Thomas Alva Edison famously said, “Genius is 1% inspiration, and 90% perspiration.”
Many people fail at work not for lack of perspiration, but for want of inspiration.
An inspired working life is possible only when an individual is enthusiastic and passionate about his work.
Sustained inspiration is consistent with what the American psychologist Mihaly Csikszentmihalyi describes as ‘flow.’ He characterizes it as a “breakthrough to new levels of thought and behaviour that occur without social reinforcement and immediate reward.”
The main dimensions of flow include “deep concentration, clarity of goals, loss of a sense of time, lack of self-consciousness, and transcendence of the sense of self…these characteristics are recognized in more or less the same form by people the world over.”
Flow describes the Eureka moment when a streak of lightning in the night sky of the subconscious illuminates a previously undiscovered acreage of ideas.
Creative artists, poets, song-writers, painters, and architects among other professionals are familiar with flow. The muses of ancient mythology who were held to govern the arts and sciences were personifications of inspiration for creative artists.
Athletes know this condition as ‘the zone’ – a state in which their abilities and their performances assume almost paranormal dimensions.
People who are engaged in doing what they love are surely familiar with the sensation of losing consciousness of the passage of time. “Time flies when you are having fun” is a common saying. The ecstasy we feel at such moments when we are completely involved in our labours indicates a profound truth.
It is no accident that these conditions resemble religious experiences. Flow is synonymous with what evangelical Christians describe as ‘the anointing’ – an impartation of divine ability. Under the anointing, ordinary men were transformed into prophets and poets, single warriors vanquished thousands, and craftsmen produced great works of art.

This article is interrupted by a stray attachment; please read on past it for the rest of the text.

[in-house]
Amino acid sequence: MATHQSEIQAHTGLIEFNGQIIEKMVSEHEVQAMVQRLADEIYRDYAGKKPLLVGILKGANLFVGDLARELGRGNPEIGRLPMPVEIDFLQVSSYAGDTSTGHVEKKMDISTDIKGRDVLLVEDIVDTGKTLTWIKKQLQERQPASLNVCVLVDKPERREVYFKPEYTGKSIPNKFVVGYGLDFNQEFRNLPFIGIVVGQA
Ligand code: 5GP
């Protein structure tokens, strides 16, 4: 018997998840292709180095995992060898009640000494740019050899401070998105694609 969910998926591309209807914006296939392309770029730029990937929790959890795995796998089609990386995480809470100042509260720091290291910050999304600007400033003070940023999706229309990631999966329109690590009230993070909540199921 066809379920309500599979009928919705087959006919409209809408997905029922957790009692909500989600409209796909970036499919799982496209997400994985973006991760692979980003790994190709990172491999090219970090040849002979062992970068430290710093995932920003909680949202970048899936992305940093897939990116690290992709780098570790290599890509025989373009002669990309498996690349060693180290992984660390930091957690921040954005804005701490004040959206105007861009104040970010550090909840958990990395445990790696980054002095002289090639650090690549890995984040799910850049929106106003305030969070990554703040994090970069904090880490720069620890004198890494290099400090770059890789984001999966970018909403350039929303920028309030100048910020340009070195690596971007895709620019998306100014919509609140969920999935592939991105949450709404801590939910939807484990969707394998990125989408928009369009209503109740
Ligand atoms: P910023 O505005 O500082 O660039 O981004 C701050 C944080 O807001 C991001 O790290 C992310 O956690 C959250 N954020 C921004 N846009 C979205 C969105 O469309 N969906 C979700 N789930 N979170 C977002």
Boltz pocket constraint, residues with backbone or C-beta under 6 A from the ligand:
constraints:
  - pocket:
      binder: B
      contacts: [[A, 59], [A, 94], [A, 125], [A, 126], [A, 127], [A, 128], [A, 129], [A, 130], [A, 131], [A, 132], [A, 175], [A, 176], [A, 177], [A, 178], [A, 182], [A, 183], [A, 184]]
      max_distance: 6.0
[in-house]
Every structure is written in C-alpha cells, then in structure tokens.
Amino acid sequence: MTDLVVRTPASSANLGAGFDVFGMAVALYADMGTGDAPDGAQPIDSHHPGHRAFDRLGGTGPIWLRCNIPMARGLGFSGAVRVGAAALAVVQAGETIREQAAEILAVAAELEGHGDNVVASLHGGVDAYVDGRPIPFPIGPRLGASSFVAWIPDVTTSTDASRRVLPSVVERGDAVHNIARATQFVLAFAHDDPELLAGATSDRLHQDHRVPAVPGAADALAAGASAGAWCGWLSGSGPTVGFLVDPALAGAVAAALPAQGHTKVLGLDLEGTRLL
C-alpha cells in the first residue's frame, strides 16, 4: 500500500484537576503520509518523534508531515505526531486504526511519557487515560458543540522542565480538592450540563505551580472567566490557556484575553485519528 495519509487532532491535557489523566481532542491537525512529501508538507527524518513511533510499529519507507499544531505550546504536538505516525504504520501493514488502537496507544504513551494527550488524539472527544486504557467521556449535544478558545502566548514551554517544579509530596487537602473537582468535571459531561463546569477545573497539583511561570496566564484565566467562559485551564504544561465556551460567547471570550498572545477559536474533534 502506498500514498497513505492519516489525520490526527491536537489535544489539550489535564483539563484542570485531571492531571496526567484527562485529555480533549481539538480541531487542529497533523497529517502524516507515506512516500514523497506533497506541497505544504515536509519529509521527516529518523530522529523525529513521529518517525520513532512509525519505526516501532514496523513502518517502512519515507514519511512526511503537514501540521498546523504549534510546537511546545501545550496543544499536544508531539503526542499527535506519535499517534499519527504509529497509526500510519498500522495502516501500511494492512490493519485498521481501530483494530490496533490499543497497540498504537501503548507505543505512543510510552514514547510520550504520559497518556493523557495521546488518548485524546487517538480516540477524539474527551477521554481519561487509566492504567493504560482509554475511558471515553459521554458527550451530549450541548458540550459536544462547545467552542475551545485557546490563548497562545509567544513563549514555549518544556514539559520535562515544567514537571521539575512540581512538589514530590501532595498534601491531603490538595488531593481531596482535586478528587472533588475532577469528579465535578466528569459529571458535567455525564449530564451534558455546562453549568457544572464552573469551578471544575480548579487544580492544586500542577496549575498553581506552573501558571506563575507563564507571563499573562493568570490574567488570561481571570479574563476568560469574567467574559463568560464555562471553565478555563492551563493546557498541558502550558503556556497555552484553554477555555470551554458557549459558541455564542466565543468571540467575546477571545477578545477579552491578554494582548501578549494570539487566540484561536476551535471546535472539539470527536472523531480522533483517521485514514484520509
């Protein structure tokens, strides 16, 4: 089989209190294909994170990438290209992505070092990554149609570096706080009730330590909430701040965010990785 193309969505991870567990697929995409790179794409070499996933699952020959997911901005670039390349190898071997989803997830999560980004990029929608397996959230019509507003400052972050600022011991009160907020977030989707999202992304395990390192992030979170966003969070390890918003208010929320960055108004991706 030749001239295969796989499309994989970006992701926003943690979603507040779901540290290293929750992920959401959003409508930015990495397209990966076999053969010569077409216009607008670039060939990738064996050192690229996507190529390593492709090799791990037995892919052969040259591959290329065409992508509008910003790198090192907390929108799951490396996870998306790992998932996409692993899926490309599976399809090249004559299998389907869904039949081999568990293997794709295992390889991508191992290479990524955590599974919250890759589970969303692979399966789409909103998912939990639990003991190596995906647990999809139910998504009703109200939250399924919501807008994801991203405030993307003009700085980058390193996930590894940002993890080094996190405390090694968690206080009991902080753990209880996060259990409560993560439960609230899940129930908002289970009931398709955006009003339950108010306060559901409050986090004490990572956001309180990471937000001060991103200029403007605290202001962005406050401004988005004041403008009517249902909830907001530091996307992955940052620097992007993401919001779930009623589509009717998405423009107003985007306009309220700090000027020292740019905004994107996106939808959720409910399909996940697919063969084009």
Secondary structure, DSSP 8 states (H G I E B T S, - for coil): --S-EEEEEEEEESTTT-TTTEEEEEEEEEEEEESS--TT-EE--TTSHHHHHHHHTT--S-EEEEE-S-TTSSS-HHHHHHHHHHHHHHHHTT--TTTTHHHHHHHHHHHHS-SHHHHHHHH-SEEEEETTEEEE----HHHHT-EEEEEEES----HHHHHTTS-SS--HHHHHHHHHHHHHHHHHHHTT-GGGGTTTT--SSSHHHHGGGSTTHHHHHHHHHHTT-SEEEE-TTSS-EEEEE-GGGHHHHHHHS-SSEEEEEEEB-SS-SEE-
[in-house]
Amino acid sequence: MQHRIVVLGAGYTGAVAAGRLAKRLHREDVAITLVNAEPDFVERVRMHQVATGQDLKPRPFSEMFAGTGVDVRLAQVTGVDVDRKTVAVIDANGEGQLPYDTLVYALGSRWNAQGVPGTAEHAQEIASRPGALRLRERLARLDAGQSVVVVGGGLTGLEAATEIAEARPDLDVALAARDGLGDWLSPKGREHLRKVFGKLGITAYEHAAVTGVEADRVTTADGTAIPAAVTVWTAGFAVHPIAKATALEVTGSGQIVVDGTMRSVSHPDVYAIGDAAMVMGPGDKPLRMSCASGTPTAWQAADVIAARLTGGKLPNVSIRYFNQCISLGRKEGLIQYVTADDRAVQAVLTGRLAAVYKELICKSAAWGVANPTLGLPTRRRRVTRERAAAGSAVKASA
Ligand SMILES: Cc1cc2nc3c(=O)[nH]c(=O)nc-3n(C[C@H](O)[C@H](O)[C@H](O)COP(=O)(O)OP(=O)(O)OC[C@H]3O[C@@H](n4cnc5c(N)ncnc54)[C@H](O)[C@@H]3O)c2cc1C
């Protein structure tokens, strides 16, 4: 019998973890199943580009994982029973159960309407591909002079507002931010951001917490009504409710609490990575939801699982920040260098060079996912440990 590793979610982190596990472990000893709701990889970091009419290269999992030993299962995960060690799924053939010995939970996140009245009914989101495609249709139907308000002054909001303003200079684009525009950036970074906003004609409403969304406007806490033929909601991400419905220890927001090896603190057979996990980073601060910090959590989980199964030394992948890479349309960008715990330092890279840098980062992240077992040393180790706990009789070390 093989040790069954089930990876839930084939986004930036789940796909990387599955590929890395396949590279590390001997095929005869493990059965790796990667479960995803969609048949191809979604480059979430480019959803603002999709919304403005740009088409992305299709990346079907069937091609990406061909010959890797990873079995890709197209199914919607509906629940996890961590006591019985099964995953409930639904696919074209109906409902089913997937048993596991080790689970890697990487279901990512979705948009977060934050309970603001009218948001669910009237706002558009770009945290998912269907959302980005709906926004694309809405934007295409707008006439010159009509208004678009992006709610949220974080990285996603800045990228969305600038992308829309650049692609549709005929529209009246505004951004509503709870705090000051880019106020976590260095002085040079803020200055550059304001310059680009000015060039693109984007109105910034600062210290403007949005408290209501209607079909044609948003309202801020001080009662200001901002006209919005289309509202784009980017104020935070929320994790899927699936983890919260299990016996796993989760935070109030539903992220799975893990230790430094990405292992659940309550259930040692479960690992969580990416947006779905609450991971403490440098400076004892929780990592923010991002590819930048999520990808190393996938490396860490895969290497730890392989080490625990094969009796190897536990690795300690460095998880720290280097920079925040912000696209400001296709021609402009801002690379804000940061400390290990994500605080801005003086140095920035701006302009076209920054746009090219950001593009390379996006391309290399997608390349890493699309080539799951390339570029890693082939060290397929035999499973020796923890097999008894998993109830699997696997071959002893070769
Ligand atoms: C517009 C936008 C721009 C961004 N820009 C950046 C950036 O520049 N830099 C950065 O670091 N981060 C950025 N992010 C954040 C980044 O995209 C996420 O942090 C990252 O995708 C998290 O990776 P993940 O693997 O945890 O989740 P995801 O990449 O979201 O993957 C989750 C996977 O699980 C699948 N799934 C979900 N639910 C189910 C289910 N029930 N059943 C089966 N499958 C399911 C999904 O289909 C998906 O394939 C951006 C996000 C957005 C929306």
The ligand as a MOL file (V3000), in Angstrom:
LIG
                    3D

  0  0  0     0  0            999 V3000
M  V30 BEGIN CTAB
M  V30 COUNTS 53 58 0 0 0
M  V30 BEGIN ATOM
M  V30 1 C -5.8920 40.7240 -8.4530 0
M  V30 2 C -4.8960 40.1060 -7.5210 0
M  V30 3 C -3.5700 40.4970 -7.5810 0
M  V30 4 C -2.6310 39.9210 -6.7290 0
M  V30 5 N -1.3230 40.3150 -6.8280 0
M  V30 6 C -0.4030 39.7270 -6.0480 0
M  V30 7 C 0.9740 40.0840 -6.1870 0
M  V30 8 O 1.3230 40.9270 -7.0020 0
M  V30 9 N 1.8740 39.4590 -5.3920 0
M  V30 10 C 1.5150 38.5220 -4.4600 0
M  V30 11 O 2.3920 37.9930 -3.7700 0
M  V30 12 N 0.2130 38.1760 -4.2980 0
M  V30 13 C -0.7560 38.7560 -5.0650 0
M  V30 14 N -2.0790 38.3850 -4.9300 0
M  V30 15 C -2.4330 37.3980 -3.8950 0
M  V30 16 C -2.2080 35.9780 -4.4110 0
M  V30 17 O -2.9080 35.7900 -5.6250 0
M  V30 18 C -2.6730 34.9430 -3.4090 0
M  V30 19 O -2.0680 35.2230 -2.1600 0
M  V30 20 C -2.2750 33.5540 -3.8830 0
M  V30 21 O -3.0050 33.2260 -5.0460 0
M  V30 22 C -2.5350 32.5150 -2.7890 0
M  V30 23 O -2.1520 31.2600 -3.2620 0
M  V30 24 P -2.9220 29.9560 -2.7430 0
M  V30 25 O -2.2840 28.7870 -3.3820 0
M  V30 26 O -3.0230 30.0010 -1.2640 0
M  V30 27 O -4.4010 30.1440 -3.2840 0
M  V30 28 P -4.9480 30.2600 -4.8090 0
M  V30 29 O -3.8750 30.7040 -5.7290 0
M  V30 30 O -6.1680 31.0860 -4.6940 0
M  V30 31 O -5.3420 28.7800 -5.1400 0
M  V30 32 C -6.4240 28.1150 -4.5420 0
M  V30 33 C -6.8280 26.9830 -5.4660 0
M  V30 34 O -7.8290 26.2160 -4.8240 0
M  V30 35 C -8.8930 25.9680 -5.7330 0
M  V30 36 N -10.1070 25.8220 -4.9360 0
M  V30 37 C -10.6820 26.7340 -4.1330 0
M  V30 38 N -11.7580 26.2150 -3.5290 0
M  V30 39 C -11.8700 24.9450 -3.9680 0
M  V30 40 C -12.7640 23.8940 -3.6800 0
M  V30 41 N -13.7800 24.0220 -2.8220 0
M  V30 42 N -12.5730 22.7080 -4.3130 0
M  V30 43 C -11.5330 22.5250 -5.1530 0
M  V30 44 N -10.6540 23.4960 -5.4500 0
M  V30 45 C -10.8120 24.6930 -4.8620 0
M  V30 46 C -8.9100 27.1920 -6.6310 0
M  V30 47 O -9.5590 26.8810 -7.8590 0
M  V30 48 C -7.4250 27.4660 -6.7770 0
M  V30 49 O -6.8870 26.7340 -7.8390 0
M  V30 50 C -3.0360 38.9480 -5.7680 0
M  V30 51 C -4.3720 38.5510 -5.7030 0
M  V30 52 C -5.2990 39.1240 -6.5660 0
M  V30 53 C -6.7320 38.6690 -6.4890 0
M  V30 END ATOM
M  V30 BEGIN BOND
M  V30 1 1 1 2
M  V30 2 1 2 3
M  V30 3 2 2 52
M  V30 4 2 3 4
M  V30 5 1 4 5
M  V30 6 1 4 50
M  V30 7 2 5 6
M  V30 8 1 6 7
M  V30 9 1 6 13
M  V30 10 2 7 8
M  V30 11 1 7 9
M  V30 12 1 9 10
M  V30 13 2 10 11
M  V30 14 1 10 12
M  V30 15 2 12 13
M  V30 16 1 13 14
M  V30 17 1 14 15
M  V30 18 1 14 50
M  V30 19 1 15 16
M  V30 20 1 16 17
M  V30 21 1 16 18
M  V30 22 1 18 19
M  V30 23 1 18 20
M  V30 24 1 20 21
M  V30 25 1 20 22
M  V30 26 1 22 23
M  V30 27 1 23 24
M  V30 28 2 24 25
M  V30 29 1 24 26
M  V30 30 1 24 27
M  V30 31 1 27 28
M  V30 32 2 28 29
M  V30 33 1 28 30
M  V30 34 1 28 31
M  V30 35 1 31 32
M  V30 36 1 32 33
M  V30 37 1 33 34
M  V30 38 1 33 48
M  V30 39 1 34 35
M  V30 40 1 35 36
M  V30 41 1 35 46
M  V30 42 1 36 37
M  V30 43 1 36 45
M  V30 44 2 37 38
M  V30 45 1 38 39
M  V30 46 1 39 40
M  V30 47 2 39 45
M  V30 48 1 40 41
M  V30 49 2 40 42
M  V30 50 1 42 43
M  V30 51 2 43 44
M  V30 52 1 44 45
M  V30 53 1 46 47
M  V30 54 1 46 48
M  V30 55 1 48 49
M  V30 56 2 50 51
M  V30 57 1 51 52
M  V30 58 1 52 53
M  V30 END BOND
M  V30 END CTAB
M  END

In today’s context, the ability to surmount seemingly impossible odds and deliver more with less is an attribute of anointed labour. The anointing is thus a metaphor of what happens when talent locates its highest purpose and priority and becomes a conduit of the highest power.
By all accounts, the key to an inspired working life is to locate our vocations in the marketplace. If we find our callings, and approach them with a sense of sacred duty, we vest our careers with immense meaning and power; power enough to transform workplace cultures and even whole economies.
Inspired workers bring an uncommon level of initiative, intuitive wisdom and problem-solving acumen to bear on their work. They are natural fixers.
Plato theorized that the realm of ideas was an infinite dimension of ultimate reality and could only be perceived by inner vision.
Creative people are capable of consistently transcending self, time and space to ‘download’ solutions, innovations and techniques from the realm of ideas.
A sacramental redefinition of work would enable us see our jobs not as something profane but as something profound; as nothing less than the projection of ourselves.
Workplaces would become theatres of transcendental experience. The doctor’s white coat, the factory hand’s overalls, the technician’s lab coat, and the policeman’s uniform, would become priestly garments. Offices would no longer be seen as prisons where strangers are detained in claustrophobic proximity and assigned to soul-destroying tasks.
Companies could become creative communities where true professionals with a common commitment to significance, productivity and excellence are fulfilling their callings everyday.
If all this sounds a bit religious, that’s because it is. The word company originates from the Latin com and panis which means to “break bread with.”
Breaking bread is an aspect of the Christian communion rite and in various cultures connotes spiritual harmony and fellowship. It isn’t difficult to see the basis for professional guilds and workers’ unions in this metaphor.
In summary, the pursuit of significance will lead us to radically review our most fundamental assumptions about work and life.
In fact, in one way or the other, frequently or infrequently, we all encounter the heightened consciousness which in turn leads to higher-than-normal levels of performance. We may not necessarily experience this on a job; it may be a household chore or some other task, but what is certain is that such transcendental experiences point to our callings.
- Chris Ngwodo
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